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FUTURE PLANNING A


t a time when substantial sums of money are invested in education and initiatives to engender a global entrepreneurial culture among the next generation, the simplest and


most cost-effective laboratory is often overlooked. For decades family businesses have been relegated to the shady corners of entrepreneurship, with analogies to bad soap operas and the fall associated with infamous dysfunctional dynasties. Family businesses certainly have very high failure rates, with 30 per cent in Australia surviving to the second generation and just 15 per cent to the third generation. The businesses are scrutinized for these high failure rates, often attributed to tension and discord combined with nepotism and conflicts. However, the positive experiences of family


firms create an environment ripe in entrepreneurial opportunities. The clichés about business meetings dominating mealtimes and the obsession about business and the subsequent lack of a work-life balance all create ripe conditions to nurture entrepreneurial attitudes towards life. This happens as the young apprentices learn to assess risk and develop a respect for money and hard work. As entrepreneurial attitudes remain high on business and social agendas, family businesses are experiencing a renaissance. Despite their high failure rates, the family businesses that do survive outperform non- family businesses during recessions. The characteristics promoting the survival and flourishing of family firms – deferred gratification, loyalty, veneration of elders – are all consistent with cultural values maintained across Asian societies, and serve to reinforce the DNA of business success.


Women promoting philanthropy The changing nature of the business environment is reflected in the composition and activities within family firms. There is a quiet revolution occurring in the increasing role of women in business. The increased opportunities, combined with girls outperforming their male counterparts in education, have led to a more skilled talent pool for family firms. The traditionally held view that daughters were ineligible for heading family businesses has been challenged by the presence of women in senior leadership roles across multinational firms. As more women take the helm of family businesses, there is evidence to suggest that female-run family businesses perform better than those under male stewardship. The traditional role of women in family firms has


been to support the public persona of their husbands in pioneering the business. Internally the women are crucial cogs, taking on accounting roles, personnel issues, operations and management. The hidden position of women in family firms is also their strength, as they are able to exert their power using emotional work techniques. This may well include negotiating among family members, cajoling and bridge-building to keep the business and the family intact. The role of a buffer, often adopted by a mother, is critical to the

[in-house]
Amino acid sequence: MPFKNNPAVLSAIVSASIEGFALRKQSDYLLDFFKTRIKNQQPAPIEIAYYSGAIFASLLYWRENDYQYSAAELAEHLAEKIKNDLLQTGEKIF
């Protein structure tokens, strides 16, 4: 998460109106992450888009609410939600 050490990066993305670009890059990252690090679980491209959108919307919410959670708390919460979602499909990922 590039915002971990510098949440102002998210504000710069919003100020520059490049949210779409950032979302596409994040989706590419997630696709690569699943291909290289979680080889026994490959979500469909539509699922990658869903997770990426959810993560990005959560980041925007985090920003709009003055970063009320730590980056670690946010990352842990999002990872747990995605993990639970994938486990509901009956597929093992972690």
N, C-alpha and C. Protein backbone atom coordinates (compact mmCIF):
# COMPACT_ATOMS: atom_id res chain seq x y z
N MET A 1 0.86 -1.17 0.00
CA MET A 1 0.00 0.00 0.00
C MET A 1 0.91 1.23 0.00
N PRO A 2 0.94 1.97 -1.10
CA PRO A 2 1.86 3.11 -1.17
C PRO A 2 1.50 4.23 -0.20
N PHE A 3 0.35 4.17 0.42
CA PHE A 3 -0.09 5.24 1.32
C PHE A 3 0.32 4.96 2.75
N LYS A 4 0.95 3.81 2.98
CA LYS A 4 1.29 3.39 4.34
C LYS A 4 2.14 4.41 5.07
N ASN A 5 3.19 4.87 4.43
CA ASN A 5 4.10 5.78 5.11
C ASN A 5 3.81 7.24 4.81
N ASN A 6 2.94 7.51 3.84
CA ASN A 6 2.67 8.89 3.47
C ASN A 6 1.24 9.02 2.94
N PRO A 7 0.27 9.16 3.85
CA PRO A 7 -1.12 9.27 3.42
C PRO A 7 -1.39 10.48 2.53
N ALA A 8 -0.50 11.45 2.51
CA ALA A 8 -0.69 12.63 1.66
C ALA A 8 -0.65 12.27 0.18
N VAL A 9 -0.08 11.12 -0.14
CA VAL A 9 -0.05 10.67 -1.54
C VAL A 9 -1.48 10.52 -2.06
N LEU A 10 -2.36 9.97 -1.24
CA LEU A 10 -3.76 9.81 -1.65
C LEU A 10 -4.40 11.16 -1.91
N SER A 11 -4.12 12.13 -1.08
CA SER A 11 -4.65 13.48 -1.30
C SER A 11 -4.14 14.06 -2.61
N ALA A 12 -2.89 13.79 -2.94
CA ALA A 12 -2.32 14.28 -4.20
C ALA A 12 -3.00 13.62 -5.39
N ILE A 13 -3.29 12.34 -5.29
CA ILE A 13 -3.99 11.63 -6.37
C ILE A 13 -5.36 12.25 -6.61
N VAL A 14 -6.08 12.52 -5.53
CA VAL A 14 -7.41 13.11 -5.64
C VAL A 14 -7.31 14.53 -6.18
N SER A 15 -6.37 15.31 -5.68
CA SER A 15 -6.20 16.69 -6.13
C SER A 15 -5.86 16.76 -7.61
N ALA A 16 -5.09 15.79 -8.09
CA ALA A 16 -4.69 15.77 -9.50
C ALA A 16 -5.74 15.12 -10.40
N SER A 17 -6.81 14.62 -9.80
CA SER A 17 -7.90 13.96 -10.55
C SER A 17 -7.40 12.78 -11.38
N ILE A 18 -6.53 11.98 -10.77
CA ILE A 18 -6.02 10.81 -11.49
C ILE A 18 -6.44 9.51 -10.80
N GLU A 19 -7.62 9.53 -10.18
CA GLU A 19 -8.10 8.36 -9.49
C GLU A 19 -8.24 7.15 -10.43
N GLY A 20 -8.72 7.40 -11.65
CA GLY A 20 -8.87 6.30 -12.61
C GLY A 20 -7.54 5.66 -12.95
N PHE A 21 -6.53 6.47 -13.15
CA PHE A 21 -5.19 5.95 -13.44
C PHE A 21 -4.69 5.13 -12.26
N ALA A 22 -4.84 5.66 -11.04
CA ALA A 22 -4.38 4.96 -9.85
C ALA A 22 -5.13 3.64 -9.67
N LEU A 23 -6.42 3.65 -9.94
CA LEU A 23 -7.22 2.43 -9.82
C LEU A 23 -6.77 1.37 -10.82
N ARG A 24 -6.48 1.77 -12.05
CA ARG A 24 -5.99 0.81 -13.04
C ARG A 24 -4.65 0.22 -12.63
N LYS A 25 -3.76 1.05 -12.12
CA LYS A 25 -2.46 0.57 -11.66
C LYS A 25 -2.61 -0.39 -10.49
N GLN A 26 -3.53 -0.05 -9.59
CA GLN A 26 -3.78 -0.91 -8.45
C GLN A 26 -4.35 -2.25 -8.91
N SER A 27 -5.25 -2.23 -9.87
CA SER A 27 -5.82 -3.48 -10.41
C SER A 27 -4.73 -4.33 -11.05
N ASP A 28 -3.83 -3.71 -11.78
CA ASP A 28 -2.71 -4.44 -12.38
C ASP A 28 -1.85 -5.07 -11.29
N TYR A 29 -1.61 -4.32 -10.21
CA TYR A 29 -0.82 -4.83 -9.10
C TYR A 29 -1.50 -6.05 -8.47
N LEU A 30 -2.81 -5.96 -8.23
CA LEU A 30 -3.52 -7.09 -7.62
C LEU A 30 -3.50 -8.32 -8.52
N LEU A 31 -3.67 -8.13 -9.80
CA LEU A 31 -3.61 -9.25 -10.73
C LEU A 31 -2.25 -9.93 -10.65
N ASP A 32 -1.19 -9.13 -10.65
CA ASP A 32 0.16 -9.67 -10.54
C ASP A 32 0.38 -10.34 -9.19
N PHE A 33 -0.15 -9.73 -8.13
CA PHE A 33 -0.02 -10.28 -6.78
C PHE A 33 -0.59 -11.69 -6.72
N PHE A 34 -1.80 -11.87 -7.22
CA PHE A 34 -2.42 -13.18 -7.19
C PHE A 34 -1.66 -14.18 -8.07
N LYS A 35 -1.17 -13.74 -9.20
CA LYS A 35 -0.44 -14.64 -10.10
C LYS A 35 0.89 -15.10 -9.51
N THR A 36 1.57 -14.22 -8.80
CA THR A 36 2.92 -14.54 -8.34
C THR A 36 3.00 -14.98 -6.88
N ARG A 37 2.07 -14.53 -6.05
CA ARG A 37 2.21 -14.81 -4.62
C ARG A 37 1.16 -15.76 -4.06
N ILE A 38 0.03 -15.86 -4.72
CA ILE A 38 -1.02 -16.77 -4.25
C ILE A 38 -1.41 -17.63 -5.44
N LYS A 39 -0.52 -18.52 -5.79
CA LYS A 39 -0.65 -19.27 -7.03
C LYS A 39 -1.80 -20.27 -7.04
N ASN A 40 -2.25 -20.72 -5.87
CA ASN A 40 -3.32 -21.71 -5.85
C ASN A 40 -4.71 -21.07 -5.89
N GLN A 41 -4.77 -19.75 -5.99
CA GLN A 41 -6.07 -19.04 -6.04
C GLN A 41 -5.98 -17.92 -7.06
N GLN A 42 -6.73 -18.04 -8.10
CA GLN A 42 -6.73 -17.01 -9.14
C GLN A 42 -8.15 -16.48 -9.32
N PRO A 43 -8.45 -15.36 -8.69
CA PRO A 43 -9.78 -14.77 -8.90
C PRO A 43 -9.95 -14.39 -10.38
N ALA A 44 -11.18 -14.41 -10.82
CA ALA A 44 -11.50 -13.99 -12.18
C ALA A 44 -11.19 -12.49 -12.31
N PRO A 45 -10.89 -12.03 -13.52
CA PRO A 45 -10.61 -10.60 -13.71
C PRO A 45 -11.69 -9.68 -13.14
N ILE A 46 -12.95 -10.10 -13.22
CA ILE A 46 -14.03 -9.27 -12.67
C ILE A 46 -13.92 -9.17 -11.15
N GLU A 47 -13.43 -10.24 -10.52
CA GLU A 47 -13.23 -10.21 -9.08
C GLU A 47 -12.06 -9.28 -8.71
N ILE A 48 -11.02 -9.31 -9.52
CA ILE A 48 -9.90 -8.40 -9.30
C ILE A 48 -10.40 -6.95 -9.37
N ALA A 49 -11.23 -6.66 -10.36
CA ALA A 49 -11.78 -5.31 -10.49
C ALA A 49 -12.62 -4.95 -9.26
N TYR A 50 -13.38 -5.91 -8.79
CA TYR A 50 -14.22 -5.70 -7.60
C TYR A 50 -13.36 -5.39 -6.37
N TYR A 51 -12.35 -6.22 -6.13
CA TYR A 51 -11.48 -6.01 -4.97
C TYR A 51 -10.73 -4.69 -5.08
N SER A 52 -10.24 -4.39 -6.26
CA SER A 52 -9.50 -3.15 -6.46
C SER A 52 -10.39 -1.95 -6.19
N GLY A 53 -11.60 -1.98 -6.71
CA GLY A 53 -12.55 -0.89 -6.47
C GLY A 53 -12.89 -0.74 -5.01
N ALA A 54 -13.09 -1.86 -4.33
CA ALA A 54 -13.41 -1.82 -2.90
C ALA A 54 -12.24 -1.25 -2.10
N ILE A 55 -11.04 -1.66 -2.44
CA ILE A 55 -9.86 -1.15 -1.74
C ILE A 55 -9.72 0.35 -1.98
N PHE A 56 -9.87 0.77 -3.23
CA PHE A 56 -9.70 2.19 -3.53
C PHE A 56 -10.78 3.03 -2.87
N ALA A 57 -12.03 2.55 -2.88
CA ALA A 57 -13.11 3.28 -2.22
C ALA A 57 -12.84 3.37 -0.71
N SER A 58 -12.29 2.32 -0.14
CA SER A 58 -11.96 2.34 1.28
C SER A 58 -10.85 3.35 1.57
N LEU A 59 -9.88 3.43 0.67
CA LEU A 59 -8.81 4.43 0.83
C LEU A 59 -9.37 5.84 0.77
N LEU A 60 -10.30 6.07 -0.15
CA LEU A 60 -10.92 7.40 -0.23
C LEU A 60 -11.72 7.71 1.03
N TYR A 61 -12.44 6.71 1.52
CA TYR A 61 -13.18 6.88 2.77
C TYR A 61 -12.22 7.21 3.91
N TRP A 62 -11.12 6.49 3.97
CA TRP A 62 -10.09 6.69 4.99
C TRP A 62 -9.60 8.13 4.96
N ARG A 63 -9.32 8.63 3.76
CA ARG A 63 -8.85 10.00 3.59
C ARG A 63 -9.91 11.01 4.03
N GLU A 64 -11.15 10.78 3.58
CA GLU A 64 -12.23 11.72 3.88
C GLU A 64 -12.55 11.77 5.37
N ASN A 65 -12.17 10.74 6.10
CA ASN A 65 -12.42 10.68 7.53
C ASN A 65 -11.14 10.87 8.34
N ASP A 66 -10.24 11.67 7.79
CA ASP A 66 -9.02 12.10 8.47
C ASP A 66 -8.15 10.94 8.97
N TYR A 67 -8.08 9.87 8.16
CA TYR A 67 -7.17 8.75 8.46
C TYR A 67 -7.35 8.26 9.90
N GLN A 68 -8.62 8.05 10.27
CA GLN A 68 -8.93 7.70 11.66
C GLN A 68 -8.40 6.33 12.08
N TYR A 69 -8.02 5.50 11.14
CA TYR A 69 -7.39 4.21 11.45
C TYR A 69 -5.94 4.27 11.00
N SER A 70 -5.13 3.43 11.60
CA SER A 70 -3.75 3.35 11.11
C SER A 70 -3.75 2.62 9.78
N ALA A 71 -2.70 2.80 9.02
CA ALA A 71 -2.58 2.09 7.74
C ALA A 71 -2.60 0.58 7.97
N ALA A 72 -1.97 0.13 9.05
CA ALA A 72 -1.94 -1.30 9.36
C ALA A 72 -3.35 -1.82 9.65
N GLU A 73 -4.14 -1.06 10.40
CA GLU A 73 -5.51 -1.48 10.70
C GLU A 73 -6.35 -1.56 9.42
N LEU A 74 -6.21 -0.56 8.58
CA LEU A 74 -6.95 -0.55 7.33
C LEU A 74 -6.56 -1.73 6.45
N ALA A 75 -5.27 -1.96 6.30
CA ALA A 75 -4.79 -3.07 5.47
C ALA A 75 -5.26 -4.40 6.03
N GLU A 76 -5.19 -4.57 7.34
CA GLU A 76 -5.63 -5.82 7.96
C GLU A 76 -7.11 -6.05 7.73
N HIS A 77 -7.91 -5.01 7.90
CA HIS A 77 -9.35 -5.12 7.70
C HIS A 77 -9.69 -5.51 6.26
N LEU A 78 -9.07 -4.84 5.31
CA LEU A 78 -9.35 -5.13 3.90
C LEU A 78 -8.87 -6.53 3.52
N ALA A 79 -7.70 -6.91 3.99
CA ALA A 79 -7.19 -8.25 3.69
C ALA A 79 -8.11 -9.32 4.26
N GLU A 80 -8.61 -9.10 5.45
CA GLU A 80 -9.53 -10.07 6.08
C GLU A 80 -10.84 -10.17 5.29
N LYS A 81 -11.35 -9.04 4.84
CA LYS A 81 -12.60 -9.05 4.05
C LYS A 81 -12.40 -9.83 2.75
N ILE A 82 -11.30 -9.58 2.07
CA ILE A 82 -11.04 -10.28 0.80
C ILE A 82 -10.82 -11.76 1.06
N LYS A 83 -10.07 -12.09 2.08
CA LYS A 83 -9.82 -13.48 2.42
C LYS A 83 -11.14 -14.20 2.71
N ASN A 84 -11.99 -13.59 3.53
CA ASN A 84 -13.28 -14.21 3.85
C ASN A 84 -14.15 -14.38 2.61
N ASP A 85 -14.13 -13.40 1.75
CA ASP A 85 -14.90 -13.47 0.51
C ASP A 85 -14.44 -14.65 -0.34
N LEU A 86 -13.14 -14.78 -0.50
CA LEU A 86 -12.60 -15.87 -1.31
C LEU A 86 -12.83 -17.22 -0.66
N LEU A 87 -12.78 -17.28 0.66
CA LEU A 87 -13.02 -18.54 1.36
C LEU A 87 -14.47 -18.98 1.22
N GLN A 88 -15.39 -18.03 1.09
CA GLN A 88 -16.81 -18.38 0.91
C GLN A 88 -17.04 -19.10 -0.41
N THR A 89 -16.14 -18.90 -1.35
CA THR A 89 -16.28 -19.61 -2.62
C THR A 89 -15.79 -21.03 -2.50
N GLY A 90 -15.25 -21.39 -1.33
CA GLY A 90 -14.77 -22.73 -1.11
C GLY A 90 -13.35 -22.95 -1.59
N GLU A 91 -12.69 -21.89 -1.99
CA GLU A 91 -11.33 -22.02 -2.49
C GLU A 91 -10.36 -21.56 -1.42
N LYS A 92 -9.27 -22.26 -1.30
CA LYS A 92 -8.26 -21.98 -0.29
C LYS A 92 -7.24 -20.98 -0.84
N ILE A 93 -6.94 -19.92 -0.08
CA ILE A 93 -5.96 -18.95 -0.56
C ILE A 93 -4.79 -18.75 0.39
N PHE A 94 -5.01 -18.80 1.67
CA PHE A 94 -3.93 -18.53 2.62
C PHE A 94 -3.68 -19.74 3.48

survival of any business, and is a particular characteristic associated with family business by virtue of the emotional foundations within the family. The other role routinely allocated to women in family


firms is now commonly known as a philanthropic arm, previously described as the social welfare role. As businesses recognize the need to embrace and demonstrate a more ethical approach, philanthropy along with corporate social responsibility have become buzzwords. Philanthropy is integral to the operations of family firms, who often have deep ties with their local communities. Respect and tradition are cultivated as deeply as business performance. The involvement of daughters, sisters and mothers in philanthropic activities can provide a seat on the board, and this in turn creates a legitimate route through which women become part of the board-based decision-making process, creating greater empowerment and advancement for women. The situation is win-win – diverse boards are found to be


far more productive and beneficial for the performance of the company. Philanthropy is deeply ingrained in the activities of family firms, and is so closely aligned to the reputation of the family behind the business that it is often on a par with the activities of the business.


“As more women take the helm of family businesses, there is evidence to suggest that female-run family businesses perform better than those under male stewardship”


Redistributing roles As the ethical dimension of businesses become even more integrated into the operations and culture of family businesses, the traditionally described female roles will become increasingly important. Social and economic empowerment of women across Asian cultures, combined with higher educational qualifications and external career opportunities, have certainly meant the roles at the head of the table are more likely to be distributed between women and men. Examination of the dynamics between fathers and daughters highlights a more enabling and far less confrontational relationship than between fathers and sons. The increasing presence of daughters in family businesses helps to defuse the tensions undermining their survival rates. Family businesses will face new challenges as Asian


economies grow, but they are also better equipped with resources drawn from the family pool. Family firms fill an indispensable role in incubating the next generation of entrepreneurs.


Dr Shaheena Janjuha-Jivraj is a senior lecturer in the Henley Business School of the University of Reading in the UK, and author of Successional Issues in Asian Family Firms. She was previously a senior lecturer in business and management at the Brunel University Business School in the US. She was named Professions Woman of the Future at the 2006 Woman of the Future awards.


FAMILY OFFICE: ASIA TOMORROW 81


OPERATIONS


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